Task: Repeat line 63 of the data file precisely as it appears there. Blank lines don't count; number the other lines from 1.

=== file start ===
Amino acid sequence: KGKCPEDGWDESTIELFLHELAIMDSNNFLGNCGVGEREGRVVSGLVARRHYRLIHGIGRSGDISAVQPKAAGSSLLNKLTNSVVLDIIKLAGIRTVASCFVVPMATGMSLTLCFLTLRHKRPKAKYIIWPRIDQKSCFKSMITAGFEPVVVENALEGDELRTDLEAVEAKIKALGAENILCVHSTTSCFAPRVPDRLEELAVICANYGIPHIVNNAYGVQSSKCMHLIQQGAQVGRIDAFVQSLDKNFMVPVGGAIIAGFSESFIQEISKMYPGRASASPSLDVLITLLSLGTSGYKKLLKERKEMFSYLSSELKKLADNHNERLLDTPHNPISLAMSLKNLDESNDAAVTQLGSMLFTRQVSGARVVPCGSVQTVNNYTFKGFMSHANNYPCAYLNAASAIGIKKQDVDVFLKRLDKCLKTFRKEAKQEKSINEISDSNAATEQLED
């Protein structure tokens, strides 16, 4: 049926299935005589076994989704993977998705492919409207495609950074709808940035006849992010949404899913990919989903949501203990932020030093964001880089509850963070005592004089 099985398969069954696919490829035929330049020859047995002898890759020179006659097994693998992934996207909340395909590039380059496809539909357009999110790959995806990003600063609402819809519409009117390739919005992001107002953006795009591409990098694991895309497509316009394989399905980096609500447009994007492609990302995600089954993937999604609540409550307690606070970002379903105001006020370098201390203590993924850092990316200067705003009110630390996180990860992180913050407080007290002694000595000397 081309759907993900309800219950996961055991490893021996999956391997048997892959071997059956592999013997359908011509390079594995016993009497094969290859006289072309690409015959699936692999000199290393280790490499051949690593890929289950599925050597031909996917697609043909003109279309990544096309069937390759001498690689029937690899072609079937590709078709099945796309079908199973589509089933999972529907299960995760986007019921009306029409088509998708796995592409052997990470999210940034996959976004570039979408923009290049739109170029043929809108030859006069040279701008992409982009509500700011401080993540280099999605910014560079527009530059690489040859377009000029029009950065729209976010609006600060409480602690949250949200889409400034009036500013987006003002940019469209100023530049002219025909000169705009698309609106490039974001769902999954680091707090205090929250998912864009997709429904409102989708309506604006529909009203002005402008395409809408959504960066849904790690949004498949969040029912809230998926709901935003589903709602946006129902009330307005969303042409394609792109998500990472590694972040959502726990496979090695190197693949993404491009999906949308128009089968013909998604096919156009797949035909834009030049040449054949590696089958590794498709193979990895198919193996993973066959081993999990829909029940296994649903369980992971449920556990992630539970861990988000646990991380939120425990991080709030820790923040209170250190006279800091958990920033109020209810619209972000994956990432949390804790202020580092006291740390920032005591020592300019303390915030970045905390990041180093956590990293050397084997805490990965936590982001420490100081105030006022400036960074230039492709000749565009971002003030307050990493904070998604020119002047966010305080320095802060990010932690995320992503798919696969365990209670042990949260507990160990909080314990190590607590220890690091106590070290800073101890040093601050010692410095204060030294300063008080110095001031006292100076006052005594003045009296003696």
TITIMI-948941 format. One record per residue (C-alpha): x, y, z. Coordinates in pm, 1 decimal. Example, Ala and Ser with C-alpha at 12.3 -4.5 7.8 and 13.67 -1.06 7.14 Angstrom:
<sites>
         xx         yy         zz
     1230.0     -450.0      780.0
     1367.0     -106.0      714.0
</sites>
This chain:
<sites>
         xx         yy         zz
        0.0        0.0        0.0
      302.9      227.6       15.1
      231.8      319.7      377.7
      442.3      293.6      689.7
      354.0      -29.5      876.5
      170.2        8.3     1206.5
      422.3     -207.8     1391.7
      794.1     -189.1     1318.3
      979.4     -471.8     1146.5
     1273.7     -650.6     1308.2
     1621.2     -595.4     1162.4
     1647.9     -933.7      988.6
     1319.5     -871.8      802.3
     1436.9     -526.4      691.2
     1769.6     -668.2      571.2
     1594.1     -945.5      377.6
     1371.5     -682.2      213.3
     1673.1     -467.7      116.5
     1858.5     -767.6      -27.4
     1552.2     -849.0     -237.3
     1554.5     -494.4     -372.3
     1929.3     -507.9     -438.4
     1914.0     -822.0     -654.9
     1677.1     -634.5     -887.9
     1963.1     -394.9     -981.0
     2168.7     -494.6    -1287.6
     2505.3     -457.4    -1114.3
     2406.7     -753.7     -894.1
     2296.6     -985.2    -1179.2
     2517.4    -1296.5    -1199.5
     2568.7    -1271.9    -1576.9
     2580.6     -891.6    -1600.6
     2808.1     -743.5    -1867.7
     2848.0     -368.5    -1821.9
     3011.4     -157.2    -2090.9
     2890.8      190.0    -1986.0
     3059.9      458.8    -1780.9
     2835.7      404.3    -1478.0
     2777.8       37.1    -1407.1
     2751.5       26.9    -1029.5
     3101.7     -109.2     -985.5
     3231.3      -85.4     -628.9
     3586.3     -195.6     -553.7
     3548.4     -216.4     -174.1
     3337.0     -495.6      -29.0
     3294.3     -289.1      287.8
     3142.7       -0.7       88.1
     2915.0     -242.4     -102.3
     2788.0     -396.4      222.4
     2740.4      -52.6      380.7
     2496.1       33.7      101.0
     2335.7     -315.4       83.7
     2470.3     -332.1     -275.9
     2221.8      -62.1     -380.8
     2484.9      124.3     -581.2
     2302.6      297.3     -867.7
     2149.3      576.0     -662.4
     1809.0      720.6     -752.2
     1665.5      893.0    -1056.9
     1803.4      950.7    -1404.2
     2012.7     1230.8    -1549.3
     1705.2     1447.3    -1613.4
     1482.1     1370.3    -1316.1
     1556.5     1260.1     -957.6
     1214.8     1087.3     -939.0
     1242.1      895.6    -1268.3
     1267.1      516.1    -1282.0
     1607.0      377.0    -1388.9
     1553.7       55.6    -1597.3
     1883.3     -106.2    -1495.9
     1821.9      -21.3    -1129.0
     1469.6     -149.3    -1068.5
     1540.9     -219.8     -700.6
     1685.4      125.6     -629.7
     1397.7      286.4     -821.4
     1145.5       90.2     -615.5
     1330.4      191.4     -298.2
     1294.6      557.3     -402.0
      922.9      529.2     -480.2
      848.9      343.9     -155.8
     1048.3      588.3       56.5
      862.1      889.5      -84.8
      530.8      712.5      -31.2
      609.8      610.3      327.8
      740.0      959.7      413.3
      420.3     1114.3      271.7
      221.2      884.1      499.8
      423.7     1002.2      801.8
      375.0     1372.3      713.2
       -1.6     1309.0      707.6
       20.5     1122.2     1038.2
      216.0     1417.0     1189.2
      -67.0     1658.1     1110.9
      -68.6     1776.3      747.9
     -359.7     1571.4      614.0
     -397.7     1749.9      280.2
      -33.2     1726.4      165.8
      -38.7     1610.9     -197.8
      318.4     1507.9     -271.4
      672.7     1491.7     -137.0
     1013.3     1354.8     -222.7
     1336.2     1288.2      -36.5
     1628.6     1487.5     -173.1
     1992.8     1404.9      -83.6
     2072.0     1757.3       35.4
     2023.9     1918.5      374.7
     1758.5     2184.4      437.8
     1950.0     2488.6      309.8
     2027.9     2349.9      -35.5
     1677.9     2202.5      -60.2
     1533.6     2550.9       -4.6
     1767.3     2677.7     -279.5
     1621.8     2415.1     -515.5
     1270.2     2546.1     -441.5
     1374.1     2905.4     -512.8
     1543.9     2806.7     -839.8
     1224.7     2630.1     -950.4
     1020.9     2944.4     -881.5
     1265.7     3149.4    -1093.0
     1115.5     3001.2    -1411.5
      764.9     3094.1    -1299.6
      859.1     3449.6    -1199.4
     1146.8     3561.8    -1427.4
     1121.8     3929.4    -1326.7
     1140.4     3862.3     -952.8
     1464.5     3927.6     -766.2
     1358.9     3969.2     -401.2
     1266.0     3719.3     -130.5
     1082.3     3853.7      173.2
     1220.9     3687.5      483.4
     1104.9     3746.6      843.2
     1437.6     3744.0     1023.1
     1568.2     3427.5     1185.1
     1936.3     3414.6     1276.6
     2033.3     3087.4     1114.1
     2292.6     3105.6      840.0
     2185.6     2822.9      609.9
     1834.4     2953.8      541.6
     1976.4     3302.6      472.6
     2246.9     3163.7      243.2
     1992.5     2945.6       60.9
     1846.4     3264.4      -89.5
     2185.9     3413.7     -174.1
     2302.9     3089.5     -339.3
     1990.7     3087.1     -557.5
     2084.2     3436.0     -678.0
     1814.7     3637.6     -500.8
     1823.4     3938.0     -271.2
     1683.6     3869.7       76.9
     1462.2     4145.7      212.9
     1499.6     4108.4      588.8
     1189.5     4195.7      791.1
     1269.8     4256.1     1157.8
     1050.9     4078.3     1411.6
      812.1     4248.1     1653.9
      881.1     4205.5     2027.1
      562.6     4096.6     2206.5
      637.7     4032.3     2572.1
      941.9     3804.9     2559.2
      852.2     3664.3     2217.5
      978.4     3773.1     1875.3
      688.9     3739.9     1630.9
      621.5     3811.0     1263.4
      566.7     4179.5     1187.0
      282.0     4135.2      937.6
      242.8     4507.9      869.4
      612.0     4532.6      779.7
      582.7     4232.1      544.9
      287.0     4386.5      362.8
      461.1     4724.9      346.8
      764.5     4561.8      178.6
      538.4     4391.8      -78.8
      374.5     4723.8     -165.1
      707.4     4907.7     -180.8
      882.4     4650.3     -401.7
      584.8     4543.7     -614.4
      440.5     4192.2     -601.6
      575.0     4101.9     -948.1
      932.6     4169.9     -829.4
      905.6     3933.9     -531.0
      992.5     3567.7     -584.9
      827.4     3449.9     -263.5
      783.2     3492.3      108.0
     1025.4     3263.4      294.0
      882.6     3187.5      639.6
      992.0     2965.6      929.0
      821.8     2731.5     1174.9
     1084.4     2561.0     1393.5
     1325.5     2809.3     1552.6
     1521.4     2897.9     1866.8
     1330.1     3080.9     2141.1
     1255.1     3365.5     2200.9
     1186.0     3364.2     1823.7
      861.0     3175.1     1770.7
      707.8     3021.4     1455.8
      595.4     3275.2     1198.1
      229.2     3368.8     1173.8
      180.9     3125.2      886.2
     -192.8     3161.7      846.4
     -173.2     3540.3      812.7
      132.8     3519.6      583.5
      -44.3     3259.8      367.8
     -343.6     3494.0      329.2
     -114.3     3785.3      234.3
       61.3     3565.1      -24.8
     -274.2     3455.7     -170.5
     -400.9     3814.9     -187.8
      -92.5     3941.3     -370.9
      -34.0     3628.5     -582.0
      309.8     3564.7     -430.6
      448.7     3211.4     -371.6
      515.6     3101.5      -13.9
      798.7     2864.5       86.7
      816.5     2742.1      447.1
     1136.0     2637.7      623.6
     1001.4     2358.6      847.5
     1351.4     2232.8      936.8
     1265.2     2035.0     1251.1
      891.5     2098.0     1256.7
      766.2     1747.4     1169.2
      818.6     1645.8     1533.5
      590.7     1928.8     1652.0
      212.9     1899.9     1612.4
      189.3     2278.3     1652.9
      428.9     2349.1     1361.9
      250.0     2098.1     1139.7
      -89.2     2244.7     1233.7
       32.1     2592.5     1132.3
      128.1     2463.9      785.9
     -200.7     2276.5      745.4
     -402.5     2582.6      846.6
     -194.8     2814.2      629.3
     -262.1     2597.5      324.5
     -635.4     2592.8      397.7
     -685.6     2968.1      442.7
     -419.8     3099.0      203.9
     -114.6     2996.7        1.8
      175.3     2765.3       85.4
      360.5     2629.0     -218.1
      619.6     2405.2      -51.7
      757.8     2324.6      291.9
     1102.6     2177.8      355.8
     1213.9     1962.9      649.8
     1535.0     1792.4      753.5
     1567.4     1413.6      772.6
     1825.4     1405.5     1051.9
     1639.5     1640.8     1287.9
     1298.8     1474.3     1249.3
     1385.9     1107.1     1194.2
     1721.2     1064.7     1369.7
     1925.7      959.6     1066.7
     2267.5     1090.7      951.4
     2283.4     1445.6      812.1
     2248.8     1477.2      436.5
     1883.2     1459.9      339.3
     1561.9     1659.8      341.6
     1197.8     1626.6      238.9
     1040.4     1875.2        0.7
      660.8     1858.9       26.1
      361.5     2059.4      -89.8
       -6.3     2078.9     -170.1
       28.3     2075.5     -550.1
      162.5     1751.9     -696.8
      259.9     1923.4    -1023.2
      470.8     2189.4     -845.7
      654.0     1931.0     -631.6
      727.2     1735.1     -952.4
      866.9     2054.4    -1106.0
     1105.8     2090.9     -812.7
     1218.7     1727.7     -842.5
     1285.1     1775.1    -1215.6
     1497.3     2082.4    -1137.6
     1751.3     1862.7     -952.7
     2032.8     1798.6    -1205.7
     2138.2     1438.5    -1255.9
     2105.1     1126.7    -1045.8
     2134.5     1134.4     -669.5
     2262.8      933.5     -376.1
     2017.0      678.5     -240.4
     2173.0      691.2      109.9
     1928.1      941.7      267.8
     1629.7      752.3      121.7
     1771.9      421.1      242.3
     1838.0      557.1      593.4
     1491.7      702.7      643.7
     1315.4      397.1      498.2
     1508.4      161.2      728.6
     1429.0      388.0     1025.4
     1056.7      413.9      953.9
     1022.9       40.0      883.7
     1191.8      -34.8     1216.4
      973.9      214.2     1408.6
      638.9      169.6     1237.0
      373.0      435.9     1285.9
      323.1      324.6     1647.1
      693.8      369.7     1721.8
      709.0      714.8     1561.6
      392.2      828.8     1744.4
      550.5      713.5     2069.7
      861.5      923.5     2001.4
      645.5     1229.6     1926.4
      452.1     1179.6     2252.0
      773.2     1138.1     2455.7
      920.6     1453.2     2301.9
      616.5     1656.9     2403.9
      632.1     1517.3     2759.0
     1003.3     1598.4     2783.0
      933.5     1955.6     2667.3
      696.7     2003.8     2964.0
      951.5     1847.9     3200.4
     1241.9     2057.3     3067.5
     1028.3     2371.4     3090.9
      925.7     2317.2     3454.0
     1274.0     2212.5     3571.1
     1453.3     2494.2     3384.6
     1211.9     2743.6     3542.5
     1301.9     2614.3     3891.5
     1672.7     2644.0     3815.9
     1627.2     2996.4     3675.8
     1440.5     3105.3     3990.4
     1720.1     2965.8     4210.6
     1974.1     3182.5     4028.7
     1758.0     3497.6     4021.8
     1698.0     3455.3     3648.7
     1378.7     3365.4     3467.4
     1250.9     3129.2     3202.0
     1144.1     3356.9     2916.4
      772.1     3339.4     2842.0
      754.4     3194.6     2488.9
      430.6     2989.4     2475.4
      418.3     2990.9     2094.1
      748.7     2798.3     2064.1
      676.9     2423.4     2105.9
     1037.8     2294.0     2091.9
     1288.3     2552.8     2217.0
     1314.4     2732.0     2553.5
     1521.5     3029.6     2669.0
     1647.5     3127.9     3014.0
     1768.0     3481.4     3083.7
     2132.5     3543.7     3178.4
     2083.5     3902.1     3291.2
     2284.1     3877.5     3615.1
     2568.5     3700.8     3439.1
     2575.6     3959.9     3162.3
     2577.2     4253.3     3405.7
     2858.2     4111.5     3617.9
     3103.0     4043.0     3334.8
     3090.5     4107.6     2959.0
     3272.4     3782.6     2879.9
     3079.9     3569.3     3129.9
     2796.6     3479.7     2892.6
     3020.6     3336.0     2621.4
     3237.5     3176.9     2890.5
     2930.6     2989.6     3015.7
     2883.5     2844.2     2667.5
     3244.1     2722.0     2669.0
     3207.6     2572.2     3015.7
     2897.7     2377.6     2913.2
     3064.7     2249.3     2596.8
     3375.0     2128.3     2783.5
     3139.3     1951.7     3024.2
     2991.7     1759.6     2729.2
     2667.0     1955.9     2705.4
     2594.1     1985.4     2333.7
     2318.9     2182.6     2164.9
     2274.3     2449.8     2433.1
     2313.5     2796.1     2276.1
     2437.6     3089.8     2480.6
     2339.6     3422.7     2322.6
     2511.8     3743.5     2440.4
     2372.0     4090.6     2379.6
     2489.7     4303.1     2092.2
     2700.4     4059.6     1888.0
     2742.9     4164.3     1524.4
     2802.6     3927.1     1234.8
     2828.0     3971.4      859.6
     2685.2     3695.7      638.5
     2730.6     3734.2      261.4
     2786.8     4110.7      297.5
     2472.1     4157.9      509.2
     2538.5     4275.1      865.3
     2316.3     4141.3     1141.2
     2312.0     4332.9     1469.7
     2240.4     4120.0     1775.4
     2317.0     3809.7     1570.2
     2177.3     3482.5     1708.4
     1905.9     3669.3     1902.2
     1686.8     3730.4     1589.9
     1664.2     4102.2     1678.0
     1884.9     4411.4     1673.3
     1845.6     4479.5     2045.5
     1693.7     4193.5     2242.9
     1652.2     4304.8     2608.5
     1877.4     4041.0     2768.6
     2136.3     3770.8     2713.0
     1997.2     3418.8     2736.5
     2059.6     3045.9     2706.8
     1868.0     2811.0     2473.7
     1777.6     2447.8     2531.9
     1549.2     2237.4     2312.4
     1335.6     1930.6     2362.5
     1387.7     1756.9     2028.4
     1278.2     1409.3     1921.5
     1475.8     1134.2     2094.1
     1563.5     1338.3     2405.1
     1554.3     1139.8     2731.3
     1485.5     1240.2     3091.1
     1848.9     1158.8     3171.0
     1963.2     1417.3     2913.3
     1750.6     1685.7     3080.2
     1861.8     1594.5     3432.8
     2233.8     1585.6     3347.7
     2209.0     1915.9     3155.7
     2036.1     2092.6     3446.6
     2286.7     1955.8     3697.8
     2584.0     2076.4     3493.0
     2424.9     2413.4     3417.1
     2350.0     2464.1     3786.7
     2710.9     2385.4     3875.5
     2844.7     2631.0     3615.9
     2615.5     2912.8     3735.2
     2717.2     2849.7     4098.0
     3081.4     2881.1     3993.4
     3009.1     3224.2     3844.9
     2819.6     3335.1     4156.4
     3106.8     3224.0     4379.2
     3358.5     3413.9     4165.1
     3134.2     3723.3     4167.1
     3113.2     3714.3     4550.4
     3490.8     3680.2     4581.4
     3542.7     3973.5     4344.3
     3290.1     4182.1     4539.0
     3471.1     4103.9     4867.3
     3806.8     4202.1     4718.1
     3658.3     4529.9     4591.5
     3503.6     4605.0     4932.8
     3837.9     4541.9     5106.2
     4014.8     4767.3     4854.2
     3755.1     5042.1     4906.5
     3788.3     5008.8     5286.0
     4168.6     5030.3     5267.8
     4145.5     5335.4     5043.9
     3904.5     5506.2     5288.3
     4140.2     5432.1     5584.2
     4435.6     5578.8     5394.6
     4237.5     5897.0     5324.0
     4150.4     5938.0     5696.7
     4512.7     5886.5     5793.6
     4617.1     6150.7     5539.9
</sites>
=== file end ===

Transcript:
     2335.7     -315.4       83.7